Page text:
When I was a kid, we moved around a lot because of my dad’s work. I think I went to schools in seven different towns growing up. Consequently, there wasn’t much in the way of consistency with my musical training until I went to college. A band teacher got me started for a few months in third grade, but we moved to another town over the summer. The new school didn’t have any music program at all, just a closet full of band instruments that were not being used. I had lessons one summer from a college music ed major somewhere between fourth and fifth grade who turned me on to the Rubank Method books, but otherwise was on my own for most of those two years. In sixth grade, I again had a band teacher and remember using the old Master Method books. In junior high, there was a teacher that came once a week to our school, but it was such a weak program, I gave up on it. My dad found me a community orchestra to play with. The director was a saxophone doubler who had a teaching studio nearby. I took flute lessons from the doubler for maybe a year and a half. In high school, my musical instruction was solely from my band teachers.
It was when I got to college that I began to learn very quickly that most of what I had learned from my band directors and the sax doubler about playing the flute was, at the least, inaccurate and in many cases, just flat out wrong. It took many years to overcome the playing deficiencies I acquired because of my own ignorance and a lack of exposure to solid pedagogy. Some of the stories I was told by my band teachers and have heard over the years include:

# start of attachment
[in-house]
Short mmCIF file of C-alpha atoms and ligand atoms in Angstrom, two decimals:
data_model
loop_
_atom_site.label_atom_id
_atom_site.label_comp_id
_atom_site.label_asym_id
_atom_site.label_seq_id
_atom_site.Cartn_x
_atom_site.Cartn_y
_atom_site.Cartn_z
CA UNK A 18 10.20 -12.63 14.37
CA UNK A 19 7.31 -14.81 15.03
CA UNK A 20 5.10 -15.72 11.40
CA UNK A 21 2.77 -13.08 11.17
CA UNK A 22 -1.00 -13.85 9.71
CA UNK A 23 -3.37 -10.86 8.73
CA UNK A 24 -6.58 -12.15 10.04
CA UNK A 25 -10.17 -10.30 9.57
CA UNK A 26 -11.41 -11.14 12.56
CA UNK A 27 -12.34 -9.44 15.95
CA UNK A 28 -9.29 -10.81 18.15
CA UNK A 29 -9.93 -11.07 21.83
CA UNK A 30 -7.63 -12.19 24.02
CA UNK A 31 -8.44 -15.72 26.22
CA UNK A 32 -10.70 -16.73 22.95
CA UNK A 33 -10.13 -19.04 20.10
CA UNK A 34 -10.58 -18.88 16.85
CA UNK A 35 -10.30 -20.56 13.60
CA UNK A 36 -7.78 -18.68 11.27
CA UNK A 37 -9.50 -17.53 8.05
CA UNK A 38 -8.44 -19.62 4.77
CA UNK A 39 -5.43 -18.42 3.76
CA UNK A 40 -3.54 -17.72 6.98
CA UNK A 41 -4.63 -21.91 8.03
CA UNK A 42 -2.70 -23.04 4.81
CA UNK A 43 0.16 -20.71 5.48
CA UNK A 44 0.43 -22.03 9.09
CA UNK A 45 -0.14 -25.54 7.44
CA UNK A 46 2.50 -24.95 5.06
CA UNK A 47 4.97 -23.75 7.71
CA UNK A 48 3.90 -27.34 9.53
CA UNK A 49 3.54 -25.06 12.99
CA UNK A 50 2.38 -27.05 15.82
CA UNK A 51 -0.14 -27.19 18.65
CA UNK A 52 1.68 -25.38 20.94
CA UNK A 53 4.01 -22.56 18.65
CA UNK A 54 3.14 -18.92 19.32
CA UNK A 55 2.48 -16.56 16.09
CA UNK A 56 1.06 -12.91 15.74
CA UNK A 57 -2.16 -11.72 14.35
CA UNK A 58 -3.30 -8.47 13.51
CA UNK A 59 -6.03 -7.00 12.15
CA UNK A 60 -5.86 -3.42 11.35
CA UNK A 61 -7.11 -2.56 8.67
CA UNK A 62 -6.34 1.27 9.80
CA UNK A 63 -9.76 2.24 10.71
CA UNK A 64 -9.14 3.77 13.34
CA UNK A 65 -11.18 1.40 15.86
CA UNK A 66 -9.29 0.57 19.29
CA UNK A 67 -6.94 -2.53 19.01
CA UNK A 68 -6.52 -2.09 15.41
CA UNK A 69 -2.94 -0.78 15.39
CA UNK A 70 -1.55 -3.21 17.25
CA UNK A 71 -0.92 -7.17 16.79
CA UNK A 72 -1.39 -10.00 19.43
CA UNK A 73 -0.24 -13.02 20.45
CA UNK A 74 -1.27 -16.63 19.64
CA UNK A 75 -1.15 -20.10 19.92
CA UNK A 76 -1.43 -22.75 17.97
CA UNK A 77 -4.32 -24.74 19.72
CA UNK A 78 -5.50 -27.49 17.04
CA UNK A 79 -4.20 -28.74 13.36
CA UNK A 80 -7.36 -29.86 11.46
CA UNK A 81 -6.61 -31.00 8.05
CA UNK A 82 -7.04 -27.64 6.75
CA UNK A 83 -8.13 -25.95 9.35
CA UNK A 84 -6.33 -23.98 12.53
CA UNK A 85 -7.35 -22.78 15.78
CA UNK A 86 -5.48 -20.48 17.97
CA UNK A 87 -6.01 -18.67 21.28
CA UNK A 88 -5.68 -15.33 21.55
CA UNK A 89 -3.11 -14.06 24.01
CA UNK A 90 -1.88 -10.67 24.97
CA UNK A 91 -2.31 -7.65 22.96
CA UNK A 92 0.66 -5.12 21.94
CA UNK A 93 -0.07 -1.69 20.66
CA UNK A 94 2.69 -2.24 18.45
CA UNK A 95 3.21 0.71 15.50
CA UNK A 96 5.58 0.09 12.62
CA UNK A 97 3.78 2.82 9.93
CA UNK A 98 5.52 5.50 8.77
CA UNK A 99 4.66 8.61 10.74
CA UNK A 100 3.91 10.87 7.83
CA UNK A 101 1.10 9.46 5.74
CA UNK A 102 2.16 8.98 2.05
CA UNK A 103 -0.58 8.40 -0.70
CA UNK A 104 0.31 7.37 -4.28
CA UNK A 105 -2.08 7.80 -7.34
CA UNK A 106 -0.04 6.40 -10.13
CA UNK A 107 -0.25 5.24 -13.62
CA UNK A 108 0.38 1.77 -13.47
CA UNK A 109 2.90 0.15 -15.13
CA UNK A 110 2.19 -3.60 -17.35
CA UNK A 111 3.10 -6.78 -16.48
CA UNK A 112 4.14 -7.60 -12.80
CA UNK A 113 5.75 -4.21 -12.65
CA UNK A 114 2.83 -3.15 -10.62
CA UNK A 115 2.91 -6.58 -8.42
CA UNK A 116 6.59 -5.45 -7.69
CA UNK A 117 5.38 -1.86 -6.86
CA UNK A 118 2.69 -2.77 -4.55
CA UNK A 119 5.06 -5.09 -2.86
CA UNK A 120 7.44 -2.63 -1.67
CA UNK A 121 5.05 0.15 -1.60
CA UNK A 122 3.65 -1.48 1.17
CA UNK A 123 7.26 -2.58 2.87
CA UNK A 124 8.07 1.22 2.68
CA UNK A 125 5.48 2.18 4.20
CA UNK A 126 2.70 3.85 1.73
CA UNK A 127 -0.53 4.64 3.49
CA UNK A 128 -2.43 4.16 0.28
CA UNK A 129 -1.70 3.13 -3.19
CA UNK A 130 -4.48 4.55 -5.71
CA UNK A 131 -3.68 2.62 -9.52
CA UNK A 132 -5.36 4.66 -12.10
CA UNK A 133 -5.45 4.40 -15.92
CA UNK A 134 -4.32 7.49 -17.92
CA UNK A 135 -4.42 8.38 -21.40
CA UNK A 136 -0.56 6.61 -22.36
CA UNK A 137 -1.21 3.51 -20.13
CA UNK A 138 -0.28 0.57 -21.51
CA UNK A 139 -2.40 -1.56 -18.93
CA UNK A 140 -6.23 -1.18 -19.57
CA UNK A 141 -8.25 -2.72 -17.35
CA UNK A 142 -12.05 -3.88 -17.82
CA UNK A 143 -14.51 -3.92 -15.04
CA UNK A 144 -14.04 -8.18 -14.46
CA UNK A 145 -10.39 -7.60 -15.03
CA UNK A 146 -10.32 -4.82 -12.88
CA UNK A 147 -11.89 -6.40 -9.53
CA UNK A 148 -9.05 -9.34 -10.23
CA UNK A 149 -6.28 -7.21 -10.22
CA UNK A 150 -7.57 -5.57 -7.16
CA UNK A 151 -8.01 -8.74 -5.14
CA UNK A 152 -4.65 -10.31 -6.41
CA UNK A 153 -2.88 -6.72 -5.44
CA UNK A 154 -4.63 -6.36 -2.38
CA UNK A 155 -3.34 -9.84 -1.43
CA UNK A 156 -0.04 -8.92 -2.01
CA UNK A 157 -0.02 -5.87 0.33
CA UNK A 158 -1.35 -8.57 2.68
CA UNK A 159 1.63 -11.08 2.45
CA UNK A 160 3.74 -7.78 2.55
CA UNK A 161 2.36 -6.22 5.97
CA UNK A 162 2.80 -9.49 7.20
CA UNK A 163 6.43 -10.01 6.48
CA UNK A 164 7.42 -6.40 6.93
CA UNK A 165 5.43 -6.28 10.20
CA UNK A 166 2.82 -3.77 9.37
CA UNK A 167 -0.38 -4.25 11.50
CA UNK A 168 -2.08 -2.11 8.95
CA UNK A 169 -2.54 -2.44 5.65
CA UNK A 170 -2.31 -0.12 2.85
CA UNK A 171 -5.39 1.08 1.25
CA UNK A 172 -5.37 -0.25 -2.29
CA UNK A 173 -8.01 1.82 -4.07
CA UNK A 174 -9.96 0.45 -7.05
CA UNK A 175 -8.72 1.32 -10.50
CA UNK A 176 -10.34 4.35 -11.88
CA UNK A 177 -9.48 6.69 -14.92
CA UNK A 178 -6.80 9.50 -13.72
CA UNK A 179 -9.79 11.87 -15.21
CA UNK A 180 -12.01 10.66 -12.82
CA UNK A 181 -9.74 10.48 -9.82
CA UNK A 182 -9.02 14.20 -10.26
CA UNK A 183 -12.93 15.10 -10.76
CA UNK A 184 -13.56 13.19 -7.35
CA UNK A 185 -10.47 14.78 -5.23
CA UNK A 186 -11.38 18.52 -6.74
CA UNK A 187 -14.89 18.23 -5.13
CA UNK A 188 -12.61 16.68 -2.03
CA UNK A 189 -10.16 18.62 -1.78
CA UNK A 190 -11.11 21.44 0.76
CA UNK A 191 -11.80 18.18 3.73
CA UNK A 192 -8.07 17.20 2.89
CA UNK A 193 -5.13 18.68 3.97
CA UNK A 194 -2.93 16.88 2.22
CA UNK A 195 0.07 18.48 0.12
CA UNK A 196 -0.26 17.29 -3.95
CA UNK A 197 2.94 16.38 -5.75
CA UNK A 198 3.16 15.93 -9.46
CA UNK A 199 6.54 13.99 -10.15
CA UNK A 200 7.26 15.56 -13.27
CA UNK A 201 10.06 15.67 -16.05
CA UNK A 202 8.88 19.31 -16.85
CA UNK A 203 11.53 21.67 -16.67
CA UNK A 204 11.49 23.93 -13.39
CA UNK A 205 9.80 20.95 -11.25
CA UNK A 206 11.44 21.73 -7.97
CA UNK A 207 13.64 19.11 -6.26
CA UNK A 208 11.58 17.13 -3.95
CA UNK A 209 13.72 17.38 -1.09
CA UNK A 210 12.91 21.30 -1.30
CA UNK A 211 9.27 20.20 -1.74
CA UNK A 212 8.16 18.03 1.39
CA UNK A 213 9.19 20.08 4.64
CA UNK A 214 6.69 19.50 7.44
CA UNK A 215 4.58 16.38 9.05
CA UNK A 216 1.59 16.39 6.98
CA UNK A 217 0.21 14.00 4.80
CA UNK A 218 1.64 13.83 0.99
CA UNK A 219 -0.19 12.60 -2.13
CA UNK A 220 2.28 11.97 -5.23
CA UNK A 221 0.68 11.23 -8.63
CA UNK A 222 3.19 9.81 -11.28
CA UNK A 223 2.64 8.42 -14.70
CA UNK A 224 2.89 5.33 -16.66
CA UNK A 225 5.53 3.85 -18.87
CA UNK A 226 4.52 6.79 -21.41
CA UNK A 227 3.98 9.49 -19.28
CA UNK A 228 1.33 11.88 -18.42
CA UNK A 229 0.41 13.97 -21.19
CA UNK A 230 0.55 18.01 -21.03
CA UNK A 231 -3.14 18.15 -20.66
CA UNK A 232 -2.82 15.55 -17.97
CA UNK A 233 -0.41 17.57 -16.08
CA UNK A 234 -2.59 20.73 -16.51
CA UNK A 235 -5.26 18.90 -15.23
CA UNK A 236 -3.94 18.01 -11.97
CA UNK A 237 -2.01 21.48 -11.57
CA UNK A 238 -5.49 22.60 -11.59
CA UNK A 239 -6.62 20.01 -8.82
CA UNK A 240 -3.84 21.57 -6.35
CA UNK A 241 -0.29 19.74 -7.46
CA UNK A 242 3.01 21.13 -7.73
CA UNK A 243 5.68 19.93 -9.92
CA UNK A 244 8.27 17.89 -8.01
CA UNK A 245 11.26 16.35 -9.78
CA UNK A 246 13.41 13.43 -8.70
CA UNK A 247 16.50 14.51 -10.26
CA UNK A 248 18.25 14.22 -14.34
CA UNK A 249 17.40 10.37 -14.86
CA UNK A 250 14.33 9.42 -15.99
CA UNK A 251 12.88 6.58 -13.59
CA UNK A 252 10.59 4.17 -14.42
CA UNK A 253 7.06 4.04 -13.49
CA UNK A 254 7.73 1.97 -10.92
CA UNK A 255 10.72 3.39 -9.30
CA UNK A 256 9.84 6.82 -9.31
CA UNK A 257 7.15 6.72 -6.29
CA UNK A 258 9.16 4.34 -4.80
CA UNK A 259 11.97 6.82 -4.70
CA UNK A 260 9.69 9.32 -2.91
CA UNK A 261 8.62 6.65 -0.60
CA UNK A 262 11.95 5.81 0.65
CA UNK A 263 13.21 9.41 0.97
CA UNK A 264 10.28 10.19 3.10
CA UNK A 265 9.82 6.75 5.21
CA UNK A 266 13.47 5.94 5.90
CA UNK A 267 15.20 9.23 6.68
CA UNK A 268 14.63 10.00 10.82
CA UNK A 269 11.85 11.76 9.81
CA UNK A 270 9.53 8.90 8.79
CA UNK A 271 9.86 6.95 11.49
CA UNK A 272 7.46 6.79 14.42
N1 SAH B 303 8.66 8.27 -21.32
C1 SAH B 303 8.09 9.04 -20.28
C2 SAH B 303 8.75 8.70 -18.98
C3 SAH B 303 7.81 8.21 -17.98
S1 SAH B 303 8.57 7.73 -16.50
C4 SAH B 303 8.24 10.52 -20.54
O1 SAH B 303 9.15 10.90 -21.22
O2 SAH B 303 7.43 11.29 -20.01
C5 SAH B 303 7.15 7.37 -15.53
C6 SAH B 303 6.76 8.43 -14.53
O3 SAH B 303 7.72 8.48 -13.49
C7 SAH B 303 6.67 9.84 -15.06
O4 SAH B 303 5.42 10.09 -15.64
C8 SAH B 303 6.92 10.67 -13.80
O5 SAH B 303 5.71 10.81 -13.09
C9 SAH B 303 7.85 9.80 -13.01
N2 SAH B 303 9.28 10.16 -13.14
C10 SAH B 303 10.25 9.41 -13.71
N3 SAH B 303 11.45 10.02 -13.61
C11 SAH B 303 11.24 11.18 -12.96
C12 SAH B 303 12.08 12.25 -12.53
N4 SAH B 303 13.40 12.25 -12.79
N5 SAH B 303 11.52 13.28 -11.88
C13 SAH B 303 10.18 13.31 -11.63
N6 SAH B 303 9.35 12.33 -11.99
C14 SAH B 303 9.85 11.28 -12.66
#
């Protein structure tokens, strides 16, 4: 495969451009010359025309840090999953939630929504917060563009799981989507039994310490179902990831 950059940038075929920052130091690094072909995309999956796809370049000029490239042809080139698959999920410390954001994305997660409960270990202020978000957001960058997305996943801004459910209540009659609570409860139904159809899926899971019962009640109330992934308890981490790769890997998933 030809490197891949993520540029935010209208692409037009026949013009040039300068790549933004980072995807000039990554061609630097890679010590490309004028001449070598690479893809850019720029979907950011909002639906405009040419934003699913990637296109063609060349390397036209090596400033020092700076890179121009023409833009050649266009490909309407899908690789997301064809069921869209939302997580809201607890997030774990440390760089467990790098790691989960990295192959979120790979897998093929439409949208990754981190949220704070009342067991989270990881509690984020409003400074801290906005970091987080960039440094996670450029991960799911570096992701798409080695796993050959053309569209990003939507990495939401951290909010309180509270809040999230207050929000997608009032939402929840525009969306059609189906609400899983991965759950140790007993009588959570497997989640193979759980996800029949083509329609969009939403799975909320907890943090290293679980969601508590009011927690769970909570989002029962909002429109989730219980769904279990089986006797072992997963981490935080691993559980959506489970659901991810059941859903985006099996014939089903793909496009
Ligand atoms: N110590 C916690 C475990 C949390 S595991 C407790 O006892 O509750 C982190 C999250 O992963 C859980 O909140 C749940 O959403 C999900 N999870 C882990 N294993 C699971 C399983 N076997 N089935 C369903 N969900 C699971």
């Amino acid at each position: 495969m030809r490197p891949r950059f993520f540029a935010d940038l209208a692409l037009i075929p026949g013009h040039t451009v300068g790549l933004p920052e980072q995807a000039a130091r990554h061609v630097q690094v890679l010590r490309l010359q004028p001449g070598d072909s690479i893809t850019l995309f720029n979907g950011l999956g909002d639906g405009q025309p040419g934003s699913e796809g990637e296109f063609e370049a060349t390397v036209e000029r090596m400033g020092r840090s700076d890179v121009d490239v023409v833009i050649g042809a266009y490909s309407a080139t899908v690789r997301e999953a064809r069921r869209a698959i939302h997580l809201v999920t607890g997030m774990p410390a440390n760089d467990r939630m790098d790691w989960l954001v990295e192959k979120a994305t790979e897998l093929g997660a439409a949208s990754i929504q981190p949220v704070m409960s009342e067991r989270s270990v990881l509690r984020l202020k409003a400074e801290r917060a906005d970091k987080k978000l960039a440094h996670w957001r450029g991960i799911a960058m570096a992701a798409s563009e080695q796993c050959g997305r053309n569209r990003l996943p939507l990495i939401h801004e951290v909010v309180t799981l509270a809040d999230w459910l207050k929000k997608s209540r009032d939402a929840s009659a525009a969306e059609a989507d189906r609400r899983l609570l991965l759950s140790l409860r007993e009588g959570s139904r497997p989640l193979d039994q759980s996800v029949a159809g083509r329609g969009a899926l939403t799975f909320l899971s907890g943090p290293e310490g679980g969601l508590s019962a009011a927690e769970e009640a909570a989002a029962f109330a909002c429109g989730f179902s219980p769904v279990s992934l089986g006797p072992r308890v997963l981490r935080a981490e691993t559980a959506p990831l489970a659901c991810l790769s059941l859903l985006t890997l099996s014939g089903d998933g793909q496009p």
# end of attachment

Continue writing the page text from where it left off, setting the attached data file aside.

- Smiling or stretching your lips to form an embouchure
- Playing with firm corners of the mouth
- Using the “kiss and roll method” to teach kids to place the flute on their bottom lip
- Rolling in and out to correct intonation problems
- Being careless about using correct fingerings – 1st finger up on middle D and Eb, using 4th finger for F#, using correct third octave fingerings
I diligently practiced many of these mistakes before I got proper training. Consequently, when I did finally get the correct information, I had to practice ten times as much to overcome those old habits and create new habits. My own students, and many other kids, still tell me either, “My band director said to do it that way,” or “My band director never corrected me.” It puts me in a delicate position with kids, and their parents, when I have to find a way to offer them better information about playing the flute without undermining the authority of their band teacher.
For me, it always comes back to the kids. If you, their teacher, have good information about flute pedagogy, the kids who want to pursue the flute seriously have a better chance of succeeding if they don’t have unintended obstacles in their playing to overcome. And your flute section is going to sound better. That’s a given.
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